Living with Responsibility
May 7th, 2012
by Adam Bak
Concepts in the law regarding children – article by Adam Bak, solicitor at Farrar Gesini & Dunn
In 2006, the Federal Government changed the Family Law Act to introduce a change in the way children’s cases were determined. The changes move away from traditional concepts of “custody” and “access” towards a more modern and co-operative system of “live with”, “spend time with”, “communicate with”, and importantly, “parental responsibility”.
The underlying principle of the parenting provisions in the Act remains that the Court must do what is in the best interests of the child. There are a number of factors the Court must take into account, most notably, the benefit to the child of having a meaningful relationship with both parents, and the need to protect the child from harm, abuse, neglect and violence. Under Australian law, there are no presumptions about how much time a child should spend with each parent. There are, however, a number of considerations that the Court must take into account. While many cases still result in child living with each parent equally, such as a week-about arrangement, the majority of cases do not. In circumstances where the parents cannot communicate, or when the parents are geographically apart, the Court can still provide for the parents to share parental responsibility, whereas the child clearly lives with one parent and spends time with the other. Parents still commonly confuse the various terms, which, despite seeming simple, may have a legal meaning that extends beyond their ordinary connotation. The way that a Court must now determine a parenting dispute is as follows:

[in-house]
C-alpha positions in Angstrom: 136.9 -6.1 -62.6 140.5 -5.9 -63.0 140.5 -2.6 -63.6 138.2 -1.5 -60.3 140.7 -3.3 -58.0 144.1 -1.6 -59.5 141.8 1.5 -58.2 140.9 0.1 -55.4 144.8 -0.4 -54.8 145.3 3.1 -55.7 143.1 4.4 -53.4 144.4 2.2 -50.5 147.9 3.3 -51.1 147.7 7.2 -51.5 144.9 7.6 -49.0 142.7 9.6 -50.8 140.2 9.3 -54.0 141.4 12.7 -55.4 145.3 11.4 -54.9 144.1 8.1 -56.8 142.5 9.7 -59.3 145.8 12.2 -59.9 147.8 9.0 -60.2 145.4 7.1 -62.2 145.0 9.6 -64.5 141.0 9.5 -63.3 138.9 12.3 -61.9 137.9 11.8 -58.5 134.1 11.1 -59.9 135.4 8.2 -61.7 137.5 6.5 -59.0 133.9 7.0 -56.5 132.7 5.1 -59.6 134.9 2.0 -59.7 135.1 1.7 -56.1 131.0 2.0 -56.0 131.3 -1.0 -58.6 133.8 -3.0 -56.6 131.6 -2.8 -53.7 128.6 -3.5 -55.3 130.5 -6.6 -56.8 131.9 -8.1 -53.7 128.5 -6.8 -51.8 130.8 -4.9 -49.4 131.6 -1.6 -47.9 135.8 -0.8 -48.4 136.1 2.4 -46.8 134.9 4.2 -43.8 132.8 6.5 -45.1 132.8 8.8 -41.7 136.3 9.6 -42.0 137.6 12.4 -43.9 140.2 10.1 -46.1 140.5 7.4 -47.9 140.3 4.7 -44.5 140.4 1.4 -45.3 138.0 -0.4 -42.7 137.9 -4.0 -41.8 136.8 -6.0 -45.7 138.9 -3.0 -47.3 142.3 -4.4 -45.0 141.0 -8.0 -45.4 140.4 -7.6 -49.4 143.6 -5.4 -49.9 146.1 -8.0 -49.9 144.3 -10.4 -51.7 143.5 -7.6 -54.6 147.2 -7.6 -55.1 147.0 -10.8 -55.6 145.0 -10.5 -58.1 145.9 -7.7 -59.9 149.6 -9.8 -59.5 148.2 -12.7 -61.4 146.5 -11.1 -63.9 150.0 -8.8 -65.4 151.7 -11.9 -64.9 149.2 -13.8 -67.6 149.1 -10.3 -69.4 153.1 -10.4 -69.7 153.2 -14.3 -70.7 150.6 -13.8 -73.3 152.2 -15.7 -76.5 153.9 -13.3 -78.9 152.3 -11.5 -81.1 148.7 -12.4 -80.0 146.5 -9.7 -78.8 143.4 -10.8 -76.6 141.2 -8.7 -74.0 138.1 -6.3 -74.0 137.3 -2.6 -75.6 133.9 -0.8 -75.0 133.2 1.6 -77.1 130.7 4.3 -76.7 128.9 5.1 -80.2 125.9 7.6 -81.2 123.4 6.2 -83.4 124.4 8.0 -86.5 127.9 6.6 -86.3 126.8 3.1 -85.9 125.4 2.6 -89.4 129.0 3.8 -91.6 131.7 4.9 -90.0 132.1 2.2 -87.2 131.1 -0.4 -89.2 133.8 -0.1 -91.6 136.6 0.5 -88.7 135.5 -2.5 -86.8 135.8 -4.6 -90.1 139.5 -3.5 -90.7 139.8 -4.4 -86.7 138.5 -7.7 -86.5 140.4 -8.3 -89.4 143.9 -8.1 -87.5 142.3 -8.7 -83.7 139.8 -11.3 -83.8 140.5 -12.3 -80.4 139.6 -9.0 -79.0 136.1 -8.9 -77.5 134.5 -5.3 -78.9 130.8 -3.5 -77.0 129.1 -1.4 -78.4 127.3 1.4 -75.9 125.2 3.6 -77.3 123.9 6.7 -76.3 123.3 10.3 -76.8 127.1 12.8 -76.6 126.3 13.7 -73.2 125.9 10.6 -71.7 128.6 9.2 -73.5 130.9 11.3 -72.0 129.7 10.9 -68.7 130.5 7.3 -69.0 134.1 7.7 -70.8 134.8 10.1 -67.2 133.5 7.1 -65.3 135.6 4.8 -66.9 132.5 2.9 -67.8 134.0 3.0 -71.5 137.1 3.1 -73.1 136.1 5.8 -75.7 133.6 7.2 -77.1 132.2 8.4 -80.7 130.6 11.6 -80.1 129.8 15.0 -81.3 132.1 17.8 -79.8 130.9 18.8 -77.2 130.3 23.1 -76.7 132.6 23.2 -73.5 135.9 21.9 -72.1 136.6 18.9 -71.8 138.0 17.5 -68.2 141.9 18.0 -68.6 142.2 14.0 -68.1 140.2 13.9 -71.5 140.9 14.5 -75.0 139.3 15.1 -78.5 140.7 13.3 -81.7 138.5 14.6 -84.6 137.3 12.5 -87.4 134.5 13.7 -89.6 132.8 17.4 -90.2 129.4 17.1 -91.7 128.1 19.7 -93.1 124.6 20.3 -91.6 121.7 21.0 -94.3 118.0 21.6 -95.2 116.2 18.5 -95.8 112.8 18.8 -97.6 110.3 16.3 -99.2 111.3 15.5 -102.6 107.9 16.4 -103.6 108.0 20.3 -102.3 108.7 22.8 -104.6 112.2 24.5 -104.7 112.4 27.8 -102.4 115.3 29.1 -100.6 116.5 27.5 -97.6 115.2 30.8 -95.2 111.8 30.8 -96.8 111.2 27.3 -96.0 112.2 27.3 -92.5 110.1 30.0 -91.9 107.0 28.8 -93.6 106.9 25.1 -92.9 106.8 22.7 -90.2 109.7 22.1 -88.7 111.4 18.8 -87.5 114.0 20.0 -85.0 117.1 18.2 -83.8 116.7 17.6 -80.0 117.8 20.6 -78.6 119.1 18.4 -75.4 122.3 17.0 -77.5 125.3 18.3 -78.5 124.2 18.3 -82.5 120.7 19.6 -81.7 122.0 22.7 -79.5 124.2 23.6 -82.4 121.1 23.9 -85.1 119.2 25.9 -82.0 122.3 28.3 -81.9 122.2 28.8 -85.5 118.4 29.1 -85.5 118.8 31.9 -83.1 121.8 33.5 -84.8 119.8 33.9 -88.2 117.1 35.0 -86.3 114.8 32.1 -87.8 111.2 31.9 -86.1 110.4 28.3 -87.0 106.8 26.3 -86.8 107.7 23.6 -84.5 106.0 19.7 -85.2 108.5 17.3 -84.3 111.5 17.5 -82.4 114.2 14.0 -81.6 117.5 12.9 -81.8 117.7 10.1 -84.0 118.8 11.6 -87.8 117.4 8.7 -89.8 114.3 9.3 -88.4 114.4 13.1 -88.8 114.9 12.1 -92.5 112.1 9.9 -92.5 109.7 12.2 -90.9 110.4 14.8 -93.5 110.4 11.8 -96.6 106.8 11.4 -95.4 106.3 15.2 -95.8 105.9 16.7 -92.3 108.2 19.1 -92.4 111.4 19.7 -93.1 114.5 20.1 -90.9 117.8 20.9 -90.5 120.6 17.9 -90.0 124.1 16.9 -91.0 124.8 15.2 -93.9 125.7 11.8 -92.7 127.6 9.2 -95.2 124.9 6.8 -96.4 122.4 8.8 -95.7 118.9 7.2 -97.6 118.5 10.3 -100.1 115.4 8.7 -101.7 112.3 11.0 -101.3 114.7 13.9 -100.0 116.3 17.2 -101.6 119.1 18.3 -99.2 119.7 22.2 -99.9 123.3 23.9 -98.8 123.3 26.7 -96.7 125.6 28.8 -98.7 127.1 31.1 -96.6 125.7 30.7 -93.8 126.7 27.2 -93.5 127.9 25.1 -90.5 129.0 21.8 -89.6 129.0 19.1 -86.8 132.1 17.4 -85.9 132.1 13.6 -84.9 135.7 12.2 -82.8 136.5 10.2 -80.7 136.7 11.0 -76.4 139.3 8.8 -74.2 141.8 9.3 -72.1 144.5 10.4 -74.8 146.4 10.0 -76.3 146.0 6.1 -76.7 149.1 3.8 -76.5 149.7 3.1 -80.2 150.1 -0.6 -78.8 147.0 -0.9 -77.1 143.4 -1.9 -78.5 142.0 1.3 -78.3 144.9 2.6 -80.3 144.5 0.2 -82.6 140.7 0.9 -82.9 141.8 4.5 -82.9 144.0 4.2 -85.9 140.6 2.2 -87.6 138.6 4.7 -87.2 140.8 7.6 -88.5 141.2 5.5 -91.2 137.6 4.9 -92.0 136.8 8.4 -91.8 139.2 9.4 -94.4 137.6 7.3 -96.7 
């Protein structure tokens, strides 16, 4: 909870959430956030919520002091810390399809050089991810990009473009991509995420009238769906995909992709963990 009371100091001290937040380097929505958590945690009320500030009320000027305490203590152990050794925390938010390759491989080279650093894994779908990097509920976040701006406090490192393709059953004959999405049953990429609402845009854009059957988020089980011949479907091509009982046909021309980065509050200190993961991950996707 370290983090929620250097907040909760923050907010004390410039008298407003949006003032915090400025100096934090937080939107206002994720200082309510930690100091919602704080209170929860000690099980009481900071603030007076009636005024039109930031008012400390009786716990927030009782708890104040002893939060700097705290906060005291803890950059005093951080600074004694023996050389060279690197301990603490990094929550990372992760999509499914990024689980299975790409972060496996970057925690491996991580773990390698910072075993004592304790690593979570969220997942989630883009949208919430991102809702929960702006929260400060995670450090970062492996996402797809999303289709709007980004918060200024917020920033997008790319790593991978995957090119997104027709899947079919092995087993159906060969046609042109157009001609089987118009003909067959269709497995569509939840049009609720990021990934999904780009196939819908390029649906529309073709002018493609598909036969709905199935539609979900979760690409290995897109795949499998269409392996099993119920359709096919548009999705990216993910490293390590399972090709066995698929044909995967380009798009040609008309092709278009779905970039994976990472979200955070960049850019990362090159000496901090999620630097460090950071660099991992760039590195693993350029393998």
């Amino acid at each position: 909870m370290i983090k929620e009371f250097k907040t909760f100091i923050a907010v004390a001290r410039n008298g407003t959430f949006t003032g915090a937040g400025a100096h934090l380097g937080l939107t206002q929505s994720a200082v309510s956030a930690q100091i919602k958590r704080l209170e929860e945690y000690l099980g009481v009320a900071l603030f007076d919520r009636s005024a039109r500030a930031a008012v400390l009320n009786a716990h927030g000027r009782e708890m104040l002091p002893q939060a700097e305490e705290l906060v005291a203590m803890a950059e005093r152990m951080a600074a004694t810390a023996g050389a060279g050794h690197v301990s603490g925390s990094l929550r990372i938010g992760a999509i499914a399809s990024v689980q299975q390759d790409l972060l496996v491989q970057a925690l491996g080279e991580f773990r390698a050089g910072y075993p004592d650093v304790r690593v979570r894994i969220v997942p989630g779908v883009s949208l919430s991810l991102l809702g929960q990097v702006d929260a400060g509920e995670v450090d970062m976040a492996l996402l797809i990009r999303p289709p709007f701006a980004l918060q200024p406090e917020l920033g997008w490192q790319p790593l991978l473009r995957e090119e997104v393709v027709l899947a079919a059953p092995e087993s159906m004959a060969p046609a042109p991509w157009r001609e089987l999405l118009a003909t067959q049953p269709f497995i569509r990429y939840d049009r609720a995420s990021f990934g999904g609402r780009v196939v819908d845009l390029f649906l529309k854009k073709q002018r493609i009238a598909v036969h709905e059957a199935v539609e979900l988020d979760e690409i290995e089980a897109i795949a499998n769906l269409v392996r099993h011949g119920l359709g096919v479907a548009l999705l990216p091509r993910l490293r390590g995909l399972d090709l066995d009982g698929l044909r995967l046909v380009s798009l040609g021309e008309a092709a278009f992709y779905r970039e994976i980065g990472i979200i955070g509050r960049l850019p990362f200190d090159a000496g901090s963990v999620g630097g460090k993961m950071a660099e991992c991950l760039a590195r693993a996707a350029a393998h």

1. The Court must begin with the presumption that it is in the best interests of the child for both parents to have equal shared parental responsibility. This means general parenting duties, powers and responsibilities, including decisions about education, health, religion, etc. In most cases parents agree that they will continue to have joint parental responsibility. However the presumption is rebuttable in cases where there is evidence of violence, or a risk of harm, or where a court decides that for other reasons it would not be in a child’s best interests.
2. If the Court has decided that equal shared parental responsibility should continue, the Court must then consider the possibility of the child spending equal time with each parent, and whether or not this is reasonably practicable.
3. If the Court has determined that it is not reasonably practicable for the child to have equal time with each parent, the Court must consider the possibility of the child spending substantial and significant time with each parent, and whether that is reasonably practicable. “Substantial and significant time” is a vague term, but includes weekdays and weekends and might be an arrangement between 3 and 5 nights per fortnight with the parent the child does not live with. The intention is that both parents should have the child on school nights, weekends and holidays.